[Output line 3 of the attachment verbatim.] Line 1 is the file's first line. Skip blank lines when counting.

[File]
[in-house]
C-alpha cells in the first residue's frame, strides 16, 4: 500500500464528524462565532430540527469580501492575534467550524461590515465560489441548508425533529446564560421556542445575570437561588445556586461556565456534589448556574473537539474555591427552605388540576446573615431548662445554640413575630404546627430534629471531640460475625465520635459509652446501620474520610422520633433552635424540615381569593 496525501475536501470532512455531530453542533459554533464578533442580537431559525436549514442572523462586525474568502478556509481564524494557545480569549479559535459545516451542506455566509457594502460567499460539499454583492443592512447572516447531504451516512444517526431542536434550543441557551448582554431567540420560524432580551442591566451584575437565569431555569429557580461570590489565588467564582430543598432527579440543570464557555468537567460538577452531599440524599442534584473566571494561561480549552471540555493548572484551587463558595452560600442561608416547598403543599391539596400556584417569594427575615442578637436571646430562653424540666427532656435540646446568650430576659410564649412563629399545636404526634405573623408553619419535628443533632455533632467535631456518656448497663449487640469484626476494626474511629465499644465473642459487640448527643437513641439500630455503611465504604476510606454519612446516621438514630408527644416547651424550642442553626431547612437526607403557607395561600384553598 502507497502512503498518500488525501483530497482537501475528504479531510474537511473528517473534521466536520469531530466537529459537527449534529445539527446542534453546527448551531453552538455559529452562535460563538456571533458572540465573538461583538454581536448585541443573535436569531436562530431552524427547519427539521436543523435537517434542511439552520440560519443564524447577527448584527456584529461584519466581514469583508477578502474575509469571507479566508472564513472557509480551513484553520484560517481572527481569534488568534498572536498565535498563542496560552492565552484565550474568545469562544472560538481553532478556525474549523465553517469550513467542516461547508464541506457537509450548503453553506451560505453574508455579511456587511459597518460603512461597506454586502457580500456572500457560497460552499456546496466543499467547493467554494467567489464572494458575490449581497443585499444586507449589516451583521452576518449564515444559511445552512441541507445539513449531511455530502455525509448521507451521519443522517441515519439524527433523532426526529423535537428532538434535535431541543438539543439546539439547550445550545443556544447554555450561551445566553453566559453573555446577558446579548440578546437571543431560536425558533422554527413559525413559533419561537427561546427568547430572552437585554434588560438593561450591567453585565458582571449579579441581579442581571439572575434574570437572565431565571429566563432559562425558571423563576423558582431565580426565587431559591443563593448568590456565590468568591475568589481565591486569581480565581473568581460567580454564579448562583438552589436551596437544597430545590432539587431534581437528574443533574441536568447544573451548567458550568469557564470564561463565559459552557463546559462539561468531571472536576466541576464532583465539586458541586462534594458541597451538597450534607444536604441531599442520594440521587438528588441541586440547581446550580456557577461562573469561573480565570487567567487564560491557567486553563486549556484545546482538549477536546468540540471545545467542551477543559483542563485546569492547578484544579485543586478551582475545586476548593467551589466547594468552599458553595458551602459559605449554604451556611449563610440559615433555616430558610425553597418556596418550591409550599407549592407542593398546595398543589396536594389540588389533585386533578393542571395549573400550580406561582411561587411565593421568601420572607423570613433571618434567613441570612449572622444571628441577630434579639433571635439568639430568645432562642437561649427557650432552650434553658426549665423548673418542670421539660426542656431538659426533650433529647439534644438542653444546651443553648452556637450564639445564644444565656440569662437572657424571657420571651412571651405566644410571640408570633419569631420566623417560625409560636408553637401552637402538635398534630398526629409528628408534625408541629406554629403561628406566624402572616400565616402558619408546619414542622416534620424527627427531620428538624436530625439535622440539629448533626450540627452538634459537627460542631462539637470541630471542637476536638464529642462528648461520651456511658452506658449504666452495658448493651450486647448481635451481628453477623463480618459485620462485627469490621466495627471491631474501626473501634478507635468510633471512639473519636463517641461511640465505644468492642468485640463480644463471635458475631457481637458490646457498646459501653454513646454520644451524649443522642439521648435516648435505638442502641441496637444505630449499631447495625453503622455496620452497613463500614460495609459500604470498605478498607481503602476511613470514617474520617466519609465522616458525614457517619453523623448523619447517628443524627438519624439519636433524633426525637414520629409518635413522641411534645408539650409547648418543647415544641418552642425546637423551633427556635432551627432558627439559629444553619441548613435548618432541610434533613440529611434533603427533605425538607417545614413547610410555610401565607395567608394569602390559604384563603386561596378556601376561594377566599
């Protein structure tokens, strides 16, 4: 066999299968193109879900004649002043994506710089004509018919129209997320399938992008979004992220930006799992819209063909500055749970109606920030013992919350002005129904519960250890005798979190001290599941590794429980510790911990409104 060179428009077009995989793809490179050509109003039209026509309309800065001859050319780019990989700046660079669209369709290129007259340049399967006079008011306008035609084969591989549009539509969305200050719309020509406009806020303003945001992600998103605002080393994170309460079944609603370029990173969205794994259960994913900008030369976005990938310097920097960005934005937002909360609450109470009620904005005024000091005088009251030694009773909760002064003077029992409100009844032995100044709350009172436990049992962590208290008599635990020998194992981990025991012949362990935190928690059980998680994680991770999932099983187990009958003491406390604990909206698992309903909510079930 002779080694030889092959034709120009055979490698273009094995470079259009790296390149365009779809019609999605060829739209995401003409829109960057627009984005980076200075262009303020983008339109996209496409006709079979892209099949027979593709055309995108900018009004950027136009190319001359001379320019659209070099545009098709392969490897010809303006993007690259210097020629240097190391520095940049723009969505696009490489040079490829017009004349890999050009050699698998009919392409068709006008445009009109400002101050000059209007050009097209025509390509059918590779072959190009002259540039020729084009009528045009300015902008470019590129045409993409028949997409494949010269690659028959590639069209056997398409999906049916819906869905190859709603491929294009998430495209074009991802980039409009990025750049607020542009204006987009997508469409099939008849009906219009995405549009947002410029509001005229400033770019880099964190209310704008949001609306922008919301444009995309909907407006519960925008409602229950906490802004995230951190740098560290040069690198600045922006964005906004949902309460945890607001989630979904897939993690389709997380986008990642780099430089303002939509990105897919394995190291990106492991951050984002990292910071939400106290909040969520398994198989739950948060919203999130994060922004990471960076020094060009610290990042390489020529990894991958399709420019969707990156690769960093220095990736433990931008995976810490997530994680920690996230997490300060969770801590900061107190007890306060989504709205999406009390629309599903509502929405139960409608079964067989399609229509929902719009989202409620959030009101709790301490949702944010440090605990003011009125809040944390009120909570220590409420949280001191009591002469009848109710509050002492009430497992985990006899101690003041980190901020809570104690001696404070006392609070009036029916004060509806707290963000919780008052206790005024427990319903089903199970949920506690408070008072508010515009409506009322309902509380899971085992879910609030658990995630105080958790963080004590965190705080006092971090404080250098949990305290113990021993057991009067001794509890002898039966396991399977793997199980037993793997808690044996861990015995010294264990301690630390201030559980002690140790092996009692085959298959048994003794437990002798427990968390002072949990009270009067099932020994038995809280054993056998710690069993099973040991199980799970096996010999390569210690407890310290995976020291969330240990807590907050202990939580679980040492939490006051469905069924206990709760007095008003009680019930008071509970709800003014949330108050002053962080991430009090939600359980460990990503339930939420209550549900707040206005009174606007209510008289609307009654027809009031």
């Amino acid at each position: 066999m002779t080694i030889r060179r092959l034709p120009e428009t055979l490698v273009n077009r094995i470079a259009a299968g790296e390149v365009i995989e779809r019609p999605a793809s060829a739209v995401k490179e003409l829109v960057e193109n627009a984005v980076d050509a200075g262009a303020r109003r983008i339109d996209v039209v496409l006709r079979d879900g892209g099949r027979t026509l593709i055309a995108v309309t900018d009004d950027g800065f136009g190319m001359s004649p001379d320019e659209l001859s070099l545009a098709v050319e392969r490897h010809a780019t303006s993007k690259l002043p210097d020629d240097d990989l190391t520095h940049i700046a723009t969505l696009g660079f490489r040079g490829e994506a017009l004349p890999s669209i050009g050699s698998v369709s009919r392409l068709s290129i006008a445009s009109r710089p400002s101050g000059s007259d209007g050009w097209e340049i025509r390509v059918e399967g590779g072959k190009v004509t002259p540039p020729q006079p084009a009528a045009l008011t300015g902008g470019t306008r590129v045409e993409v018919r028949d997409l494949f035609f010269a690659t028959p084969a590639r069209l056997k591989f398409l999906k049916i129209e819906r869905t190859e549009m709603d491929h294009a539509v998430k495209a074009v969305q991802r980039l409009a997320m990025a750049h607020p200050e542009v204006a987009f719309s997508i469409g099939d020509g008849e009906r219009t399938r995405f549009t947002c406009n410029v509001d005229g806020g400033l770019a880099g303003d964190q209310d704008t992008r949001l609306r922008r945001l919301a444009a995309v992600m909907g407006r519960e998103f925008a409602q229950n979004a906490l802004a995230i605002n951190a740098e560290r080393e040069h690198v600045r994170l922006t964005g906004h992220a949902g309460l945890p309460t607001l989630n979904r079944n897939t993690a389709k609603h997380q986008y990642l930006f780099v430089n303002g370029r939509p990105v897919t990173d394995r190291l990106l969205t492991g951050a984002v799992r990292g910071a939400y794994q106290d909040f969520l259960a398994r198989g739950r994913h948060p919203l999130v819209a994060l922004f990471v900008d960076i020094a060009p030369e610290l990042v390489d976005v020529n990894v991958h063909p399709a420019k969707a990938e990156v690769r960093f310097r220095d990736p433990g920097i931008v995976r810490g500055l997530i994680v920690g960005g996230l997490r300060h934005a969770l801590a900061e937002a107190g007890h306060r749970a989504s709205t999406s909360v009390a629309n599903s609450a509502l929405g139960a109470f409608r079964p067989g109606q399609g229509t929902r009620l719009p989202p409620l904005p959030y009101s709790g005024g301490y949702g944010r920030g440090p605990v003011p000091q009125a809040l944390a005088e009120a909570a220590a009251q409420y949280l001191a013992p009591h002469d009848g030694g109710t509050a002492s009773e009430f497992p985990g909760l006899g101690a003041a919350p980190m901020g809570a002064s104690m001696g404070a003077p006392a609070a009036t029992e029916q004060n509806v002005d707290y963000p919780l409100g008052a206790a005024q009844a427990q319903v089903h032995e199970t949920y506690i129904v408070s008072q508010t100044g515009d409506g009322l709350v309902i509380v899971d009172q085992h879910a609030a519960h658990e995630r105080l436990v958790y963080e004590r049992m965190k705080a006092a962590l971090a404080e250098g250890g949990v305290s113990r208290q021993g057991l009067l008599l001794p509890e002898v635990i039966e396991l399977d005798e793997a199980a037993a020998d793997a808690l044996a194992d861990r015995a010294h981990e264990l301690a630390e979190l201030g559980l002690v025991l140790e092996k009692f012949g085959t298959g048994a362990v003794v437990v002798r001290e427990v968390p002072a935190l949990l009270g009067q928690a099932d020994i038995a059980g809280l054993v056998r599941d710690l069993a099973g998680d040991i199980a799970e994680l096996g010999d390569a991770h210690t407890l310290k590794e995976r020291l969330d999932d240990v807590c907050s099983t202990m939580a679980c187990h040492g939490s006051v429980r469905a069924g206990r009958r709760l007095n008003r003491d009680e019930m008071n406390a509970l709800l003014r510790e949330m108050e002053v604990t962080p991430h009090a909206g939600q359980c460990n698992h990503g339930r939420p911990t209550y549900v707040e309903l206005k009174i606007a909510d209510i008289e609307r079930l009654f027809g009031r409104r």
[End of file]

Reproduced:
């Protein structure tokens, strides 16, 4: 066999299968193109879900004649002043994506710089004509018919129209997320399938992008979004992220930006799992819209063909500055749970109606920030013992919350002005129904519960250890005798979190001290599941590794429980510790911990409104 060179428009077009995989793809490179050509109003039209026509309309800065001859050319780019990989700046660079669209369709290129007259340049399967006079008011306008035609084969591989549009539509969305200050719309020509406009806020303003945001992600998103605002080393994170309460079944609603370029990173969205794994259960994913900008030369976005990938310097920097960005934005937002909360609450109470009620904005005024000091005088009251030694009773909760002064003077029992409100009844032995100044709350009172436990049992962590208290008599635990020998194992981990025991012949362990935190928690059980998680994680991770999932099983187990009958003491406390604990909206698992309903909510079930 002779080694030889092959034709120009055979490698273009094995470079259009790296390149365009779809019609999605060829739209995401003409829109960057627009984005980076200075262009303020983008339109996209496409006709079979892209099949027979593709055309995108900018009004950027136009190319001359001379320019659209070099545009098709392969490897010809303006993007690259210097020629240097190391520095940049723009969505696009490489040079490829017009004349890999050009050699698998009919392409068709006008445009009109400002101050000059209007050009097209025509390509059918590779072959190009002259540039020729084009009528045009300015902008470019590129045409993409028949997409494949010269690659028959590639069209056997398409999906049916819906869905190859709603491929294009998430495209074009991802980039409009990025750049607020542009204006987009997508469409099939008849009906219009995405549009947002410029509001005229400033770019880099964190209310704008949001609306922008919301444009995309909907407006519960925008409602229950906490802004995230951190740098560290040069690198600045922006964005906004949902309460945890607001989630979904897939993690389709997380986008990642780099430089303002939509990105897919394995190291990106492991951050984002990292910071939400106290909040969520398994198989739950948060919203999130994060922004990471960076020094060009610290990042390489020529990894991958399709420019969707990156690769960093220095990736433990931008995976810490997530994680920690996230997490300060969770801590900061107190007890306060989504709205999406009390629309599903509502929405139960409608079964067989399609229509929902719009989202409620959030009101709790301490949702944010440090605990003011009125809040944390009120909570220590409420949280001191009591002469009848109710509050002492009430497992985990006899101690003041980190901020809570104690001696404070006392609070009036029916004060509806707290963000919780008052206790005024427990319903089903199970949920506690408070008072508010515009409506009322309902509380899971085992879910609030658990995630105080958790963080004590965190705080006092971090404080250098949990305290113990021993057991009067001794509890002898039966396991399977793997199980037993793997808690044996861990015995010294264990301690630390201030559980002690140790092996009692085959298959048994003794437990002798427990968390002072949990009270009067099932020994038995809280054993056998710690069993099973040991199980799970096996010999390569210690407890310290995976020291969330240990807590907050202990939580679980040492939490006051469905069924206990709760007095008003009680019930008071509970709800003014949330108050002053962080991430009090939600359980460990990503339930939420209550549900707040206005009174606007209510008289609307009654027809009031």